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General Microbiology (Micr300) Lecture 4 Nutrition and Growth (Text Chapters: 5.1-5.3; 6.1; 6.4-6.8; 6.10-6.15)

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Presentation on theme: "General Microbiology (Micr300) Lecture 4 Nutrition and Growth (Text Chapters: 5.1-5.3; 6.1; 6.4-6.8; 6.10-6.15)"— Presentation transcript:

1 General Microbiology (Micr300) Lecture 4 Nutrition and Growth (Text Chapters: 5.1-5.3; 6.1; 6.4-6.8; 6.10-6.15)

2 Microbial Nutrition The hundreds of chemical compounds present inside a living cell are formed from nutrients. Elements required in fairly large amounts are called macronutrients (Table 5.1), whereas metals and organic compounds needed in very small amounts are called micronutrients (Table 5.2) and growth factors (Table 5.3), respectively.


4 Macronutrients Some prokaryotes are autotrophs, able to build all of their cellular structures from carbon dioxide. Nitrogen is important in proteins, nucleic acids, and several other cell constituents. Iron plays a major role in cellular respiration, being a key component of cytochromes and iron-sulfur proteins involved in electron transport. To obtain iron from various insoluble minerals, cells produce agents called siderophores that bind iron and transport it into the cell.



7 Culture Media Culture media supply the nutritional needs of microorganisms and can be either chemically defined (defined medium) or undefined (complex medium). Selective, differential, and enriched are terms that describe media used for the isolation of particular species or for comparative studies of microorganisms.

8 Culture Media Culture media are sometimes prepared in a semisolid form by the addition of a gelling agent to liquid media. Such solid culture media immobilize cells, allowing them to grow and form visible, isolated masses called colonies.

9 Culturing of Microorganisms Microorganisms can be grown in the laboratory in culture media containing the nutrients they require. Successful cultivation and maintenance of pure cultures of microorganisms can be done only if aseptic technique is practiced to prevent contamination by other microorganisms.

10 Cell Growth and Binary Fission Microbial growth involves an increase in the number of cells. Growth of most microorganisms occurs by the process of binary fission (Figure 6.1). Microbial populations show a characteristic type of growth pattern called exponential growth, which is best seen by plotting the number of cells over time on a semilogarithmic graph (Figure 6.6).



13 Growth Curve Microorganisms show a characteristic growth pattern (Figure 6.8) when inoculated into a fresh culture medium.

14 Growth Curve There is usually a lag phase, then exponential growth commences. As essential nutrients are depleted or toxic products build up, growth ceases, and the population enters the stationary phase. If incubation continues, cells may begin to die (the death phase).

15 Measuring Microbial Growth Growth is measured by the change in the number of cells over time. Cell counts done microscopically (Figure 6.9) measure the total number of cells in a population, whereas viable cell counts (plate counts) (Figures 6.10, 6.11) measure only the living, reproducing population.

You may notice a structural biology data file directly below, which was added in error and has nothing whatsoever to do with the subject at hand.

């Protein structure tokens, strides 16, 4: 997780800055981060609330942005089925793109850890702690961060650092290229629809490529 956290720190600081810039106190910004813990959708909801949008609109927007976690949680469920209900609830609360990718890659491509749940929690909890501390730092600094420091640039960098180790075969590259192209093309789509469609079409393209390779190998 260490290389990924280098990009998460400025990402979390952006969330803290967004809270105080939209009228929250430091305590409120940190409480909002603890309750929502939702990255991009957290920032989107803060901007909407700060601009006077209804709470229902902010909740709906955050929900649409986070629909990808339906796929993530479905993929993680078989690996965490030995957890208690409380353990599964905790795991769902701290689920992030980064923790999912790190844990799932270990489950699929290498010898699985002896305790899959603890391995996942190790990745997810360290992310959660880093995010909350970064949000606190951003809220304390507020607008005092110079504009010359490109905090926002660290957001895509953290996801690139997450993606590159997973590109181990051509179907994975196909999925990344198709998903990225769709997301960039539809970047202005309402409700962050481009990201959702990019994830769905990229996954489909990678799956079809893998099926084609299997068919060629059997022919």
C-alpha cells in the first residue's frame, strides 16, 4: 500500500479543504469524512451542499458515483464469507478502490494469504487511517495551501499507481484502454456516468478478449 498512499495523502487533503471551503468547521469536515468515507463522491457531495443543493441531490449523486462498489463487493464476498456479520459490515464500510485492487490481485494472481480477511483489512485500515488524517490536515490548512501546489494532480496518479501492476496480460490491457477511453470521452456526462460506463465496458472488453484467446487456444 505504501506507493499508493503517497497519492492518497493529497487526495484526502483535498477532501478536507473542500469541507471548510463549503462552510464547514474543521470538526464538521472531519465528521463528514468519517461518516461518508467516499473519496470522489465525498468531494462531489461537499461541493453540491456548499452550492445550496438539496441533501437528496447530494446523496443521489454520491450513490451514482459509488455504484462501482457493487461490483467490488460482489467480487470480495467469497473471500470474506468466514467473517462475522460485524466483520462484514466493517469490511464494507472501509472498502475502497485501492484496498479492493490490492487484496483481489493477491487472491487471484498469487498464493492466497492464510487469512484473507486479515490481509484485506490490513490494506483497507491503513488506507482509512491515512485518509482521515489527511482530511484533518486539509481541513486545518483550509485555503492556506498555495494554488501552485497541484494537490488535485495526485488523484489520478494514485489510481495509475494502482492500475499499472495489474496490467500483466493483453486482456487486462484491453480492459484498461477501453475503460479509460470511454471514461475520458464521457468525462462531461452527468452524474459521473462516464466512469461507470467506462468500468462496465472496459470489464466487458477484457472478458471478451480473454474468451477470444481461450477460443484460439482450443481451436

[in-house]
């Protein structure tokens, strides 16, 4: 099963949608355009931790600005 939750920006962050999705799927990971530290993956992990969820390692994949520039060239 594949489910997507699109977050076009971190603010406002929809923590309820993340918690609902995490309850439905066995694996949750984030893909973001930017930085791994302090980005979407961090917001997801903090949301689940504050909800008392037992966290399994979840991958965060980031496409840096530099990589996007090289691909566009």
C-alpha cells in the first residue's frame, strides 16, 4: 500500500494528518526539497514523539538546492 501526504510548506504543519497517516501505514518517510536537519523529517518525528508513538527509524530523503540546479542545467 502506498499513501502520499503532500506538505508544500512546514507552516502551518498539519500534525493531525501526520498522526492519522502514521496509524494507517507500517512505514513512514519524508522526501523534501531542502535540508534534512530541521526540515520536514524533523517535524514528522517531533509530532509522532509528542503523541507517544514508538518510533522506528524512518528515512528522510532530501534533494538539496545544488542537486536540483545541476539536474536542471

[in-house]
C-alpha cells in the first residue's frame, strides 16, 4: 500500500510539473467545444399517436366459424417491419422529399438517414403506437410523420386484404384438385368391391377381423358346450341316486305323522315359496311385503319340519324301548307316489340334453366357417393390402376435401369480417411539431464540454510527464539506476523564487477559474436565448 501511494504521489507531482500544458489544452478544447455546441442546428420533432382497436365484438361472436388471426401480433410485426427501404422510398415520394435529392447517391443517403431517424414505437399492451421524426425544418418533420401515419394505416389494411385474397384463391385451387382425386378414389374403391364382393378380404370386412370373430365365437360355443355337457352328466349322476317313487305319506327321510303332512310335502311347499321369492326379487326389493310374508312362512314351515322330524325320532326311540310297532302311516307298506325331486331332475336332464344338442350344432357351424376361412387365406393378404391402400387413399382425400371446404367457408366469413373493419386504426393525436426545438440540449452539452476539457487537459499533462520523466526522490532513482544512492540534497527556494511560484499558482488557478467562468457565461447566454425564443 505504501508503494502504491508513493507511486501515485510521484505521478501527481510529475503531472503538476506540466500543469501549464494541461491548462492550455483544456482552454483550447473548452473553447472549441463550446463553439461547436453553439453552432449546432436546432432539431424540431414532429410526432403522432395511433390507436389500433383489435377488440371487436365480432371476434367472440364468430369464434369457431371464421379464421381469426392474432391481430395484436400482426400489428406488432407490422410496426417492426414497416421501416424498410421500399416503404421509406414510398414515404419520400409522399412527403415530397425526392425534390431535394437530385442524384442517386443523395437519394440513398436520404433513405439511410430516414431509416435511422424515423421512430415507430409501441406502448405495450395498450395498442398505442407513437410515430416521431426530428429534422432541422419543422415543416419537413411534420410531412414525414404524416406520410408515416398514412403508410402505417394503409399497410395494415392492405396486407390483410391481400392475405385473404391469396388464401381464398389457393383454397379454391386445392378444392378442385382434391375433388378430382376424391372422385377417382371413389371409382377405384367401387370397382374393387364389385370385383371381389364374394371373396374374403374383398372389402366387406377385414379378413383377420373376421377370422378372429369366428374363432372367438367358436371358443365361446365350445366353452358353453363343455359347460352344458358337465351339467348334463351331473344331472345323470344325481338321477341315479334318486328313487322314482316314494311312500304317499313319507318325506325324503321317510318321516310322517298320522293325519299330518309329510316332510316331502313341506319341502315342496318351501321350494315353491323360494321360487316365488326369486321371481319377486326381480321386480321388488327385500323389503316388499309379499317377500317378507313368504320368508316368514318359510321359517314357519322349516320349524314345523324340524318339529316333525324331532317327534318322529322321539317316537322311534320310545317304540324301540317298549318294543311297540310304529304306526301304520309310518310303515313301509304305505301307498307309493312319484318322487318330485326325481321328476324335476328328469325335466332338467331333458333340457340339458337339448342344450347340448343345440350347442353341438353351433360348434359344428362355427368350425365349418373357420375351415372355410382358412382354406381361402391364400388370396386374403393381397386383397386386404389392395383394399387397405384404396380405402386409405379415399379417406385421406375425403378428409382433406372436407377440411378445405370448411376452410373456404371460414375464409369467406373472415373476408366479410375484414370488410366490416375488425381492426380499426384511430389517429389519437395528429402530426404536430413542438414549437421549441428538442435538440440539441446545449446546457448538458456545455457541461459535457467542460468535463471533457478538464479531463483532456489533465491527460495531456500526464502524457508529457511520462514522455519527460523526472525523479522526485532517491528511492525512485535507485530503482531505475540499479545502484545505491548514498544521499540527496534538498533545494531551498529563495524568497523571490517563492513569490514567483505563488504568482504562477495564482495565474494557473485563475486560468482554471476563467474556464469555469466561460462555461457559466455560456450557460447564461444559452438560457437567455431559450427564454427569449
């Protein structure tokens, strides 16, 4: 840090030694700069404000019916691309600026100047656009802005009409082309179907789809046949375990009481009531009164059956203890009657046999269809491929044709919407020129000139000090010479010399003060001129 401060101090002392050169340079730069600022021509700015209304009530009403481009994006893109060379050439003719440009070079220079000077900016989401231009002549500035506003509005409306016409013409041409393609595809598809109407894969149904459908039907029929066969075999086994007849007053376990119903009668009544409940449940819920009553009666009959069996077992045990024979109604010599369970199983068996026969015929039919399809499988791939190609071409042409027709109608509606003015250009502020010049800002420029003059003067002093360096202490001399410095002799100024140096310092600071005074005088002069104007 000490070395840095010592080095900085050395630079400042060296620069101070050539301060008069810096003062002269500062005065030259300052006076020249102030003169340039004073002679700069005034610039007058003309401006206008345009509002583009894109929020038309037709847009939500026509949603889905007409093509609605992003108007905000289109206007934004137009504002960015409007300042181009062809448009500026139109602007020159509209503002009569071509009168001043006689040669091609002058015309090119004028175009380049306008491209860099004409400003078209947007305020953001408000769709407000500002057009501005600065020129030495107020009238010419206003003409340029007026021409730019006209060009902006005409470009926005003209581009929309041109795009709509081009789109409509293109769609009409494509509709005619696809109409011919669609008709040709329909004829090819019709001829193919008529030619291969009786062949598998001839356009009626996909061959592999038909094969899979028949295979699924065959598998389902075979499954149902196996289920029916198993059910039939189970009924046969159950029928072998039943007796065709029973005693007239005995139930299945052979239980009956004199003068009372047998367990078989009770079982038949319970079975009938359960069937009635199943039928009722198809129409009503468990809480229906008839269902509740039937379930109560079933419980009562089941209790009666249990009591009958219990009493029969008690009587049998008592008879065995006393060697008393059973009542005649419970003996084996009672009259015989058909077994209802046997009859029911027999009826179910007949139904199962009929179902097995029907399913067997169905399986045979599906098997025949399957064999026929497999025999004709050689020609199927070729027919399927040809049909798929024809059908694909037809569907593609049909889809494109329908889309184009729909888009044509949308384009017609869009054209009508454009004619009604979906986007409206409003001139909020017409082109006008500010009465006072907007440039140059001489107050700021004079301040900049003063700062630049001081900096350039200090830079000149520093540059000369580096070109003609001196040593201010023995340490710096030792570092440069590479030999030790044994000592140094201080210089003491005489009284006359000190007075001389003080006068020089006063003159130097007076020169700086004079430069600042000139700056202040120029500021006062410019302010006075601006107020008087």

19 Indirect Measurement: turbidity Turbidity measurements are an indirect but very rapid and useful method of measuring microbial growth (Figure 6.12). However, to relate a direct cell count to a turbidity value, a standard curve must first be established.


21 microplate High throughput Measuring of cell growth

22 Environmental Effects on Growth Temperature pH Osmotic pressure Oxygen classes

23 Temperature Temperature is a major environmental factor controlling microbial growth. The cardinal temperatures are the minimum, optimum, and maximum temperatures at which each organism grows (Figure 6.16). Microorganisms can be grouped by the temperature ranges they require (Figure 6.17).




27 pH The acidity or alkalinity of an environment can greatly affect microbial growth. Figure 6.22 shows the pH scale. Some organisms have evolved to grow best at low or high pH, but most organisms grow best between pH 6 and 8. The internal pH of a cell must stay relatively close to neutral even though the external pH is highly acidic or basic. Organisms that grow best at low pH are called acidophiles; those that grow best at high pH are called alkaliphiles.


29 Osmotic Effect Water availability is generally expressed in physical terms such as water activity Water activity is the ratio of the vapor pressure of the air in equilibrium with a substance or solution to the vapor pressure of pure water. Table 6.2 shows the water activity (a w ) of several substances.


31 Osmotic Effect Some microorganisms (halophiles) have evolved to grow best at reduced water potential, and some (extreme halophiles) even require high levels of salts for growth. Halotolerant organisms can tolerate some reduction in the water activity of their environment but generally grow best in the absence of the added solute (Figure 6.23). Xerophiles are able to grow in very dry environments.


33 Oxygen Table 6.4 shows the relationships of some microorganisms to oxygen. Aerobes require oxygen to live, whereas anaerobes do not and may even be killed by oxygen. Facultative organisms can live with or without oxygen. Aerotolerant anaerobes can tolerate oxygen and grow in its presence even though they cannot use it.


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